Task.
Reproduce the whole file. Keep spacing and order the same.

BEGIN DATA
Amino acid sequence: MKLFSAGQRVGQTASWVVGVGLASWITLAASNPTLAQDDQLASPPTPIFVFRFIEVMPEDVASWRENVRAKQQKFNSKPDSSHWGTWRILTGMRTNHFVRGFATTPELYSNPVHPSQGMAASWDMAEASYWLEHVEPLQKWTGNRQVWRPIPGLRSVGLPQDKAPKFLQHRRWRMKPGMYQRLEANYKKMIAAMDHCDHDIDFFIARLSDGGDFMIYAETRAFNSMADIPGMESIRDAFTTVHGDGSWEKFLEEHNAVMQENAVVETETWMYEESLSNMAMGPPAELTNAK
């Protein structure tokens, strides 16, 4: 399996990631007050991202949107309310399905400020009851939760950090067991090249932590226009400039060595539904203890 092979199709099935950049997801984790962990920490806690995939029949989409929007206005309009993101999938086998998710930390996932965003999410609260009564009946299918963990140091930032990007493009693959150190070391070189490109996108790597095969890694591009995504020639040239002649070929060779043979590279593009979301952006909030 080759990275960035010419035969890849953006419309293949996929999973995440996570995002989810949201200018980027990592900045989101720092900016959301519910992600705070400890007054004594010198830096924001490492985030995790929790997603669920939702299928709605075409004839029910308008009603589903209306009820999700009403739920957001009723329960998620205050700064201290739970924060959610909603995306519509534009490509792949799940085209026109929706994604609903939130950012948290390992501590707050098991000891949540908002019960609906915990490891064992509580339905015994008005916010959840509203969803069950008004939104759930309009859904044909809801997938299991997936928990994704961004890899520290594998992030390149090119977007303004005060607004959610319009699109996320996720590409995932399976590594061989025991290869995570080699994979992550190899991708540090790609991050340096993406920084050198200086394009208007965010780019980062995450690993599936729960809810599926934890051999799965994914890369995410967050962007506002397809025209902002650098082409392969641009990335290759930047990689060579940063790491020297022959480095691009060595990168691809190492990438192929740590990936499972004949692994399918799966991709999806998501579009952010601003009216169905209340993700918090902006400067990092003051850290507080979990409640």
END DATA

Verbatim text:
Amino acid sequence: MKLFSAGQRVGQTASWVVGVGLASWITLAASNPTLAQDDQLASPPTPIFVFRFIEVMPEDVASWRENVRAKQQKFNSKPDSSHWGTWRILTGMRTNHFVRGFATTPELYSNPVHPSQGMAASWDMAEASYWLEHVEPLQKWTGNRQVWRPIPGLRSVGLPQDKAPKFLQHRRWRMKPGMYQRLEANYKKMIAAMDHCDHDIDFFIARLSDGGDFMIYAETRAFNSMADIPGMESIRDAFTTVHGDGSWEKFLEEHNAVMQENAVVETETWMYEESLSNMAMGPPAELTNAK
């Protein structure tokens, strides 16, 4: 399996990631007050991202949107309310399905400020009851939760950090067991090249932590226009400039060595539904203890 092979199709099935950049997801984790962990920490806690995939029949989409929007206005309009993101999938086998998710930390996932965003999410609260009564009946299918963990140091930032990007493009693959150190070391070189490109996108790597095969890694591009995504020639040239002649070929060779043979590279593009979301952006909030 080759990275960035010419035969890849953006419309293949996929999973995440996570995002989810949201200018980027990592900045989101720092900016959301519910992600705070400890007054004594010198830096924001490492985030995790929790997603669920939702299928709605075409004839029910308008009603589903209306009820999700009403739920957001009723329960998620205050700064201290739970924060959610909603995306519509534009490509792949799940085209026109929706994604609903939130950012948290390992501590707050098991000891949540908002019960609906915990490891064992509580339905015994008005916010959840509203969803069950008004939104759930309009859904044909809801997938299991997936928990994704961004890899520290594998992030390149090119977007303004005060607004959610319009699109996320996720590409995932399976590594061989025991290869995570080699994979992550190899991708540090790609991050340096993406920084050198200086394009208007965010780019980062995450690993599936729960809810599926934890051999799965994914890369995410967050962007506002397809025209902002650098082409392969641009990335290759930047990689060579940063790491020297022959480095691009060595990168691809190492990438192929740590990936499972004949692994399918799966991709999806998501579009952010601003009216169905209340993700918090902006400067990092003051850290507080979990409640």